Structural similarities and differences of the two MS channels of M.jannaschii. (A) Hydropathy profile of MscMJLR (black line) and MscMJ (red line) and predicted helical regions (black bars). Positive numbers indicate relative hydrophobicity of the protein profile. (B and C) Helical wheel representation of the putative TM1 domains of MscMJLR and MscMJ, respectively. Charged residues are boxed and the start of each helix is marked with an asterisk. Arrows indicate positions at which hydrophobic residues within the TM1 helix of MscMJLR are replaced with hydrophilic (charged) residues in the MscMJ TM1 helix.

Helical wheel analysis showed that the first hydrophobic region of MscMJLR, assigned as a putative transmembrane TM1 domain, is amphipathic in character and thus may line the channel pore. Although its amphipathic character is similar to the TM1 domain of MscMJ, the TM1 domain of MscMJLR differs in the number of charged groups on the hydrophilic side of the helix (Figure 2B and C). In MscMJ, this side of the amphipathic helix contains two negatively charged aspartic acid residues separated by five positively charged residues (four lysines and one arginine). In contrast, the corresponding region of the MscMJLR helix harbours only four charged residues. Negatively charged glutamic acid and aspartic acid together with a positively charged lysine form a charged cluster separated by several hydrophobic residues from the fourth charged residue, a positively charged arginine (Figure 2B). Thus, the more hydrophobic TM1 domain of MscMJLR resembles more the TM1 helix of MscL (Chang et al., 1998) than the TM1 helix of MscMJ.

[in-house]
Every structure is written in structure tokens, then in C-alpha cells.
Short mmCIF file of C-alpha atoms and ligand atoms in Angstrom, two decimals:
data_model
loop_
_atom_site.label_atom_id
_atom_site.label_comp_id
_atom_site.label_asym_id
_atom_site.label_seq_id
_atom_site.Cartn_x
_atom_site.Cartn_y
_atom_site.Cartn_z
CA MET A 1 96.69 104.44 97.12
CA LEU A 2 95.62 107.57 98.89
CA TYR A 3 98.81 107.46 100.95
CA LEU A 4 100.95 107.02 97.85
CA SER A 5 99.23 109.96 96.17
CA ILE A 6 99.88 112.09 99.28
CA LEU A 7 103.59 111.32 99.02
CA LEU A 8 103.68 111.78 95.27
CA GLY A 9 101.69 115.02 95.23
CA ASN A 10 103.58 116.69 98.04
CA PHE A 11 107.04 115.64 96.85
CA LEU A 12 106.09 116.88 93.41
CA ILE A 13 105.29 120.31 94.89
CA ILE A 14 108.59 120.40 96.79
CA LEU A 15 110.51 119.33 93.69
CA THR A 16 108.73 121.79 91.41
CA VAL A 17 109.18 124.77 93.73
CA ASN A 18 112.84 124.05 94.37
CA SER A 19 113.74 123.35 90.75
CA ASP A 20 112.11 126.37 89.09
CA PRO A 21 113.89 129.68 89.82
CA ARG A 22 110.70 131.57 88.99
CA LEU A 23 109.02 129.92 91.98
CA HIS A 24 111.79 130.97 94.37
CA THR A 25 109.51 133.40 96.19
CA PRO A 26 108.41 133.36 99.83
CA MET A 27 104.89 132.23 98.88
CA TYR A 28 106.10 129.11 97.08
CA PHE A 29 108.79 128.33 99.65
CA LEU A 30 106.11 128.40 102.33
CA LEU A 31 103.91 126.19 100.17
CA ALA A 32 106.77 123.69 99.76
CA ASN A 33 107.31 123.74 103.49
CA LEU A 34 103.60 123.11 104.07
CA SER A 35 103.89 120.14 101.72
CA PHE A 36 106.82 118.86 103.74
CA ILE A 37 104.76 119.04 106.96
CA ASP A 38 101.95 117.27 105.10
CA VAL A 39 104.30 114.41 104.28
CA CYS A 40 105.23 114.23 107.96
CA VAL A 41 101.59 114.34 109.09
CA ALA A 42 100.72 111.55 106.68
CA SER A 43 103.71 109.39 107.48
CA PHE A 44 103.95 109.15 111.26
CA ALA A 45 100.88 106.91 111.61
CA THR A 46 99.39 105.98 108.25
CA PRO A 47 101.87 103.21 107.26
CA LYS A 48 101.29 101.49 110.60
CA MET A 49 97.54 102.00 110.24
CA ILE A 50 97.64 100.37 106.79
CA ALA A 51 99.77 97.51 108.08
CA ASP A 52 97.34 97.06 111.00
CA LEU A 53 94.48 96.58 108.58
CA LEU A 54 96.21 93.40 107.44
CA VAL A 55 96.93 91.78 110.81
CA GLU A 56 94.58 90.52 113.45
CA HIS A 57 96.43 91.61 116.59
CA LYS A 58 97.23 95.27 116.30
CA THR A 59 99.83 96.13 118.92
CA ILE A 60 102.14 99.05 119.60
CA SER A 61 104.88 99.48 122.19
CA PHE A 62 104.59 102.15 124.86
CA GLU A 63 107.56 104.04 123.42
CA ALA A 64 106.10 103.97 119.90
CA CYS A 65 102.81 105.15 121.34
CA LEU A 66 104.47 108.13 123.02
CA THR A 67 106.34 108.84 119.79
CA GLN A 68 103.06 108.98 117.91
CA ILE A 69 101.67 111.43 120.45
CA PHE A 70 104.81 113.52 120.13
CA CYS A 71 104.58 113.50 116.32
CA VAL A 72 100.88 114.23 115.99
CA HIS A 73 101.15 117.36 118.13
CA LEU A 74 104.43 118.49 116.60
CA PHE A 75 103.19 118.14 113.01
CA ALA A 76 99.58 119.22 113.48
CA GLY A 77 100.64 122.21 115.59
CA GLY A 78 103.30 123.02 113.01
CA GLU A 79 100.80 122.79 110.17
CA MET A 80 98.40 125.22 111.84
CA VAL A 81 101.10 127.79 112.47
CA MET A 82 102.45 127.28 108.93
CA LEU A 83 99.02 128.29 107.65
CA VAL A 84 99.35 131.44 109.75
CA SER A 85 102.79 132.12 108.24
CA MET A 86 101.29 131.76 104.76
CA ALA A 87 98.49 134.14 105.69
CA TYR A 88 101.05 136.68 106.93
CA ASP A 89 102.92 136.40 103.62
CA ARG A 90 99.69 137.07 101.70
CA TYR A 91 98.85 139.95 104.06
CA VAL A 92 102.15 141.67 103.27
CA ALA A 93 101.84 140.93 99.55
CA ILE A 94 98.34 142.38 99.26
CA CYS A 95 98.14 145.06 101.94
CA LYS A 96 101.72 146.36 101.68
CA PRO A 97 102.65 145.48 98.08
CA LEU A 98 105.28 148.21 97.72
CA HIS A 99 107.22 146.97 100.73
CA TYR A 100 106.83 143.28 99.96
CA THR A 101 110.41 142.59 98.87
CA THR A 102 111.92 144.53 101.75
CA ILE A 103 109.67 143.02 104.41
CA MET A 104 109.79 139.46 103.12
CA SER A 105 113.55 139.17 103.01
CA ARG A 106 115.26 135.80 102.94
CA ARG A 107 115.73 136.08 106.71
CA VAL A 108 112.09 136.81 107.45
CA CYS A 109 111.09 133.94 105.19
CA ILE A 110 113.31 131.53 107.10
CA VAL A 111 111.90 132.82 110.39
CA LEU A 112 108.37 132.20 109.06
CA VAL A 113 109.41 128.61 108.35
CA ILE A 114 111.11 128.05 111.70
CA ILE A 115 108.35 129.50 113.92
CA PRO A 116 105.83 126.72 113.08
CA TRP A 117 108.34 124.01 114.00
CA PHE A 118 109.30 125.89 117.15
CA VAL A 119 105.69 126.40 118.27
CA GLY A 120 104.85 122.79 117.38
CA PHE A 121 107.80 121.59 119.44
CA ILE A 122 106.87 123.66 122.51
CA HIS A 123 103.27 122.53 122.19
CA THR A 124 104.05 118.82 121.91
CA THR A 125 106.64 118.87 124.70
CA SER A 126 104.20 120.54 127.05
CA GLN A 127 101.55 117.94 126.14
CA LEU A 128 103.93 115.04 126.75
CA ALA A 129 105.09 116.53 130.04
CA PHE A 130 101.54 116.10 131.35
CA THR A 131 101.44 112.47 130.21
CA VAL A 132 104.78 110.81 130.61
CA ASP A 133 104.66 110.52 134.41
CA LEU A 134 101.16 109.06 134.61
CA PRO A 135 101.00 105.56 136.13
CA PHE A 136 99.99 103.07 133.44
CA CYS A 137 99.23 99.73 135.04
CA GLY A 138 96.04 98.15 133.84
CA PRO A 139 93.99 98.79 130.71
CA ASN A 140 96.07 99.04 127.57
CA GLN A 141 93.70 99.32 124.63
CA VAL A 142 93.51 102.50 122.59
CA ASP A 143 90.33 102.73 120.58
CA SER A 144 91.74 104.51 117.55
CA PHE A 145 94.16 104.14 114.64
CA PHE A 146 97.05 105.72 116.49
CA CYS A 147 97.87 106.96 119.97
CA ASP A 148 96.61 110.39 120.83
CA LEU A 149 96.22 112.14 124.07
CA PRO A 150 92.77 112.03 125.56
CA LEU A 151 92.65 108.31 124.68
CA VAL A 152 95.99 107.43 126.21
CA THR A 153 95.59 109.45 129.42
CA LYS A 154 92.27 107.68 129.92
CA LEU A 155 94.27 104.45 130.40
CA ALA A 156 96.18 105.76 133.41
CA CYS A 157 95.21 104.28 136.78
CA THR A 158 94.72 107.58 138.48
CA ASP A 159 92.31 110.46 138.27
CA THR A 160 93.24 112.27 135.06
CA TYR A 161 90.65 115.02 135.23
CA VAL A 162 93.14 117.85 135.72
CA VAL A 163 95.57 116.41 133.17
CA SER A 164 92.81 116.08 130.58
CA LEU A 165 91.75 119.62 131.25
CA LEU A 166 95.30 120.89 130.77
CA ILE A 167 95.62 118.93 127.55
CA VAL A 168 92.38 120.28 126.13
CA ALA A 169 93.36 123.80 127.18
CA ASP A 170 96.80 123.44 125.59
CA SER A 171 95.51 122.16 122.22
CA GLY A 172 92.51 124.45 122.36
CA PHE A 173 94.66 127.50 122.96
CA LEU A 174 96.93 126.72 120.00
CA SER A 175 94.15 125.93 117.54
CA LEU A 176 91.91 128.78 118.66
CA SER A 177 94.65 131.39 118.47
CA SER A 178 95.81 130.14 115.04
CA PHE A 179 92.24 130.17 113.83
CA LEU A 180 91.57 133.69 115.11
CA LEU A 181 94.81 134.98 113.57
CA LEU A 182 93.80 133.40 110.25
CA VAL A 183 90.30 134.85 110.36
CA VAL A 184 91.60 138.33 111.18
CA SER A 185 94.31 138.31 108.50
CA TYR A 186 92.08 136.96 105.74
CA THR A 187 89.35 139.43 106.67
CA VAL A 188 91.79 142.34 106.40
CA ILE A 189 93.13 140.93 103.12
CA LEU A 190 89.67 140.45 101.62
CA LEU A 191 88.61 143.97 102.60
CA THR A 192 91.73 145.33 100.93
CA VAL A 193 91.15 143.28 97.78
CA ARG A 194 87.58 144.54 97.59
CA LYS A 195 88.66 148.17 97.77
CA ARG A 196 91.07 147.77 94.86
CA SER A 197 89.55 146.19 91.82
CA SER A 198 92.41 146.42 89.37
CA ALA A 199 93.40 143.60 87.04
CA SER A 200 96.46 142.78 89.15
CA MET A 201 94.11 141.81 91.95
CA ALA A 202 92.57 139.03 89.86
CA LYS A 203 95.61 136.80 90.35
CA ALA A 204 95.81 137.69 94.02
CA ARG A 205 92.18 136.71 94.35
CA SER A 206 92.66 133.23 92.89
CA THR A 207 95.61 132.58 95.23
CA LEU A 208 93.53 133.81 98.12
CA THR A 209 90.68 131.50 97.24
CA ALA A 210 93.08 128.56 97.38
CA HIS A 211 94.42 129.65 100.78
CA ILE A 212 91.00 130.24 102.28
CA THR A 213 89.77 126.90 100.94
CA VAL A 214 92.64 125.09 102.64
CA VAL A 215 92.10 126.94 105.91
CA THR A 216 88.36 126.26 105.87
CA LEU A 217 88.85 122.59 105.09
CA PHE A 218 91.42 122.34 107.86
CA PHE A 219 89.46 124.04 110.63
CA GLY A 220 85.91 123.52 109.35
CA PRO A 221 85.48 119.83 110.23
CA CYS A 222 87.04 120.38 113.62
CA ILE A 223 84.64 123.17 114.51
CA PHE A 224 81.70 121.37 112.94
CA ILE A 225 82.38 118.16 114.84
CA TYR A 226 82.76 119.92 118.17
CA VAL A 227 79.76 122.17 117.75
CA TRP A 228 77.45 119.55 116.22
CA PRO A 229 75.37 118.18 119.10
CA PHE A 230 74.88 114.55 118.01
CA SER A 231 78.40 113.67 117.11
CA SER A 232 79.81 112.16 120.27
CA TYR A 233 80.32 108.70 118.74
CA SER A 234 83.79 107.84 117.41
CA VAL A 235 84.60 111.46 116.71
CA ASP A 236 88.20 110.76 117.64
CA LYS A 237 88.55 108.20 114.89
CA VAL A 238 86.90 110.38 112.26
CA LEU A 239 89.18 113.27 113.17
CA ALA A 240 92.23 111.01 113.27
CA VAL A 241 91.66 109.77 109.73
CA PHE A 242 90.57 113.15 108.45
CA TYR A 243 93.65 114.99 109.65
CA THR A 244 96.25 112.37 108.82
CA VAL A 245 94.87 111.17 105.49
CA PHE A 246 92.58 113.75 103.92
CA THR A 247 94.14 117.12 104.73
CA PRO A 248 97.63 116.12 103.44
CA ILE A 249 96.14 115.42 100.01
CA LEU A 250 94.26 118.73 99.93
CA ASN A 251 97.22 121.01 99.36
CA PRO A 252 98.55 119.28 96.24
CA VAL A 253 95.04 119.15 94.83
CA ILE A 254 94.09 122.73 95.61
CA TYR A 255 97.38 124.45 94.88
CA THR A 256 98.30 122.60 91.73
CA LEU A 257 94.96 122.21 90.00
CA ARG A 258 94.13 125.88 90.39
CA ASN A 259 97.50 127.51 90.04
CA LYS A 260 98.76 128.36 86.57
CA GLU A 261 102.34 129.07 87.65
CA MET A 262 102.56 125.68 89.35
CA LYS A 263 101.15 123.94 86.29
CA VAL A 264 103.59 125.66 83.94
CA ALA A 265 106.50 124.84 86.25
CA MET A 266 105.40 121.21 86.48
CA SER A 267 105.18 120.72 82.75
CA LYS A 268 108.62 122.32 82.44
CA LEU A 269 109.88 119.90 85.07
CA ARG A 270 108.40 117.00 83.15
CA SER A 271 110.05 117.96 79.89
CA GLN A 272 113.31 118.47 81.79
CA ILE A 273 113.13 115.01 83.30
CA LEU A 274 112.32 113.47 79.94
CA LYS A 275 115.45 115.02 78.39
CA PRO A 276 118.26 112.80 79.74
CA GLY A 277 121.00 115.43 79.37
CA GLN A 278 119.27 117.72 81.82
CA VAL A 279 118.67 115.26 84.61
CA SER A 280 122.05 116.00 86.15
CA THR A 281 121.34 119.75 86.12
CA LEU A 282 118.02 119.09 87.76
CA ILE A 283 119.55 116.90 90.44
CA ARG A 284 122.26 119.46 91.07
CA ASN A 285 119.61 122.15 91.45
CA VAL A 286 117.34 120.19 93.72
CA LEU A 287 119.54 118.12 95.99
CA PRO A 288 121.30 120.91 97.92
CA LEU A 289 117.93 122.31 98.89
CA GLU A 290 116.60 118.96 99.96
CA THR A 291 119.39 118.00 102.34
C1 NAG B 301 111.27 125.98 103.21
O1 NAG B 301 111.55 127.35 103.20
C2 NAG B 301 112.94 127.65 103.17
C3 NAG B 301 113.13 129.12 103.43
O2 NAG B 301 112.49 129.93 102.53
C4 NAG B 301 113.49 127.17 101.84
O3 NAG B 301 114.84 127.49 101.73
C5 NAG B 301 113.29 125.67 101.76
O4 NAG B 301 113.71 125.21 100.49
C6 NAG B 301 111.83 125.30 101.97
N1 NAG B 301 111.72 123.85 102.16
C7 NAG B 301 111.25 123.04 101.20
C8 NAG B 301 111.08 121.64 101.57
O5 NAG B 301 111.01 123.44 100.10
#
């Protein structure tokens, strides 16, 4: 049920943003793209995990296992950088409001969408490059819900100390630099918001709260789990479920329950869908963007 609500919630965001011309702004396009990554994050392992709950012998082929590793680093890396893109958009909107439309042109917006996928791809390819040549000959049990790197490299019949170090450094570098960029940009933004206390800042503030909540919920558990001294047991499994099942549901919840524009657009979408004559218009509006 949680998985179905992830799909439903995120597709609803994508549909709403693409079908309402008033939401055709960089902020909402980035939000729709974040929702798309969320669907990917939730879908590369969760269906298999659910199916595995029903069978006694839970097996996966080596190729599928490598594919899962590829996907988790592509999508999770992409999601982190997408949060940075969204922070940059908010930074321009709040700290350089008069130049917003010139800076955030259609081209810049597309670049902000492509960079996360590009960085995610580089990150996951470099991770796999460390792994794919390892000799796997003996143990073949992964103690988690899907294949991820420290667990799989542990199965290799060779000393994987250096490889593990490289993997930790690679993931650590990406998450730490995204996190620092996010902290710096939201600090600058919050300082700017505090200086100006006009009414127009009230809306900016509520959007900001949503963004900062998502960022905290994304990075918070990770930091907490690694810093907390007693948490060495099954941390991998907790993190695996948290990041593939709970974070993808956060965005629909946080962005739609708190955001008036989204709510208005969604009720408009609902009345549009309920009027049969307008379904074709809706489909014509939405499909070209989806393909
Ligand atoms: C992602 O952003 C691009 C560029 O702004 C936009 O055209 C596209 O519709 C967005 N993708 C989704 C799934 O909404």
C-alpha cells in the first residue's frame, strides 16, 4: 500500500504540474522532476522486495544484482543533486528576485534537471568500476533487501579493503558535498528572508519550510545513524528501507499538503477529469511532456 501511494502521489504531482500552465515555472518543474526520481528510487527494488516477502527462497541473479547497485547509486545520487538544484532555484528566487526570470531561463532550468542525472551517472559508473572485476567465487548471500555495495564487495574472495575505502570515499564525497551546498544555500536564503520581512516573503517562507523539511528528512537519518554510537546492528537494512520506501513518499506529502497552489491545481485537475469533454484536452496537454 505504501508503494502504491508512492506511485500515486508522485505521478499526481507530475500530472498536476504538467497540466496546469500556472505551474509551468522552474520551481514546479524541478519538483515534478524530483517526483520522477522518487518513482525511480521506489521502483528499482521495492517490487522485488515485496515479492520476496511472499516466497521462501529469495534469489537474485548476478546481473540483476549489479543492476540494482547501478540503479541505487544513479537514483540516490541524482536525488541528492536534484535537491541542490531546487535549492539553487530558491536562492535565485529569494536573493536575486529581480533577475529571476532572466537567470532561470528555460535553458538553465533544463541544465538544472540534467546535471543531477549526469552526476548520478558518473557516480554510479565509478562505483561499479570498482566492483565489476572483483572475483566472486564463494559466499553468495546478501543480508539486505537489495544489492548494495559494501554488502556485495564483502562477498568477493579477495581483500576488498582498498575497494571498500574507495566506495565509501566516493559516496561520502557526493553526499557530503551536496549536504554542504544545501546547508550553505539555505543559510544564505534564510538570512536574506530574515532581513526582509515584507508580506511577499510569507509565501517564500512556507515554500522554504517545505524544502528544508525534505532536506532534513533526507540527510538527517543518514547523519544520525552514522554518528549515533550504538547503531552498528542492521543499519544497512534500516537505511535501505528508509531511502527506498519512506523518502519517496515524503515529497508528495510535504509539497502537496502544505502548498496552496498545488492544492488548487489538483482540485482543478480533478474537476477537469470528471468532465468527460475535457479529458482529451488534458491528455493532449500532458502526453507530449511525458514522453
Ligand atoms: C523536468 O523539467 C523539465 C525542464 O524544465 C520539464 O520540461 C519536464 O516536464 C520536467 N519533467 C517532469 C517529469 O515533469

According to the hydropathy plot the second and the third helical hydrophobic domains of MscMJLR and MscMJ are represented by two hydrophobic peaks each (Figure 2A). Consequently, both MscMJLR and MscMJ possibly contain five hydrophobic membrane‐spanning segments instead of three. Indeed, the transmembrane region detection program TMHMM (see Materials and methods) predicted five TM helices for both proteins (Figure 3A and B). To further compare the secondary structure of MscMJLR and MscMJ we examined both sequences for coiled‐coil regions (COILS, see Materials and methods) (Figure 3C). Unlike the sequence of MscMJ, which did not show coiled‐coil regions, the sequence of MscMJLR revealed two regions with a high probability of adopting coiled‐coil conformation. The first coiled‐coil region (approximately residues 130–150) corresponds to the proximal part of the third helical region (Figure 2A). This segment bridges the TM3 and TM4 hypothetical membrane spanning domains and includes a proximal part of TM4 (Figure 3A). Interestingly, a similar coiled‐coil region was also identified within the sequence of Eco‐MscL (approximately residues 93–110) (Figure 3D), which corresponds to an interface between a distal part of TM2 and proximal part of C‐helix. The second coiled‐coil region of MscMJLR can be mapped to the distal part of the hydrophilic C‐terminal helix (approximately residues 270–290) (Figures 2A and 3C). A similar high probability coiled‐coil region was identified within the sequence of MscL (approximately residues 115–135) (Figure 3D) that also corresponds to the distal part of the C‐helix.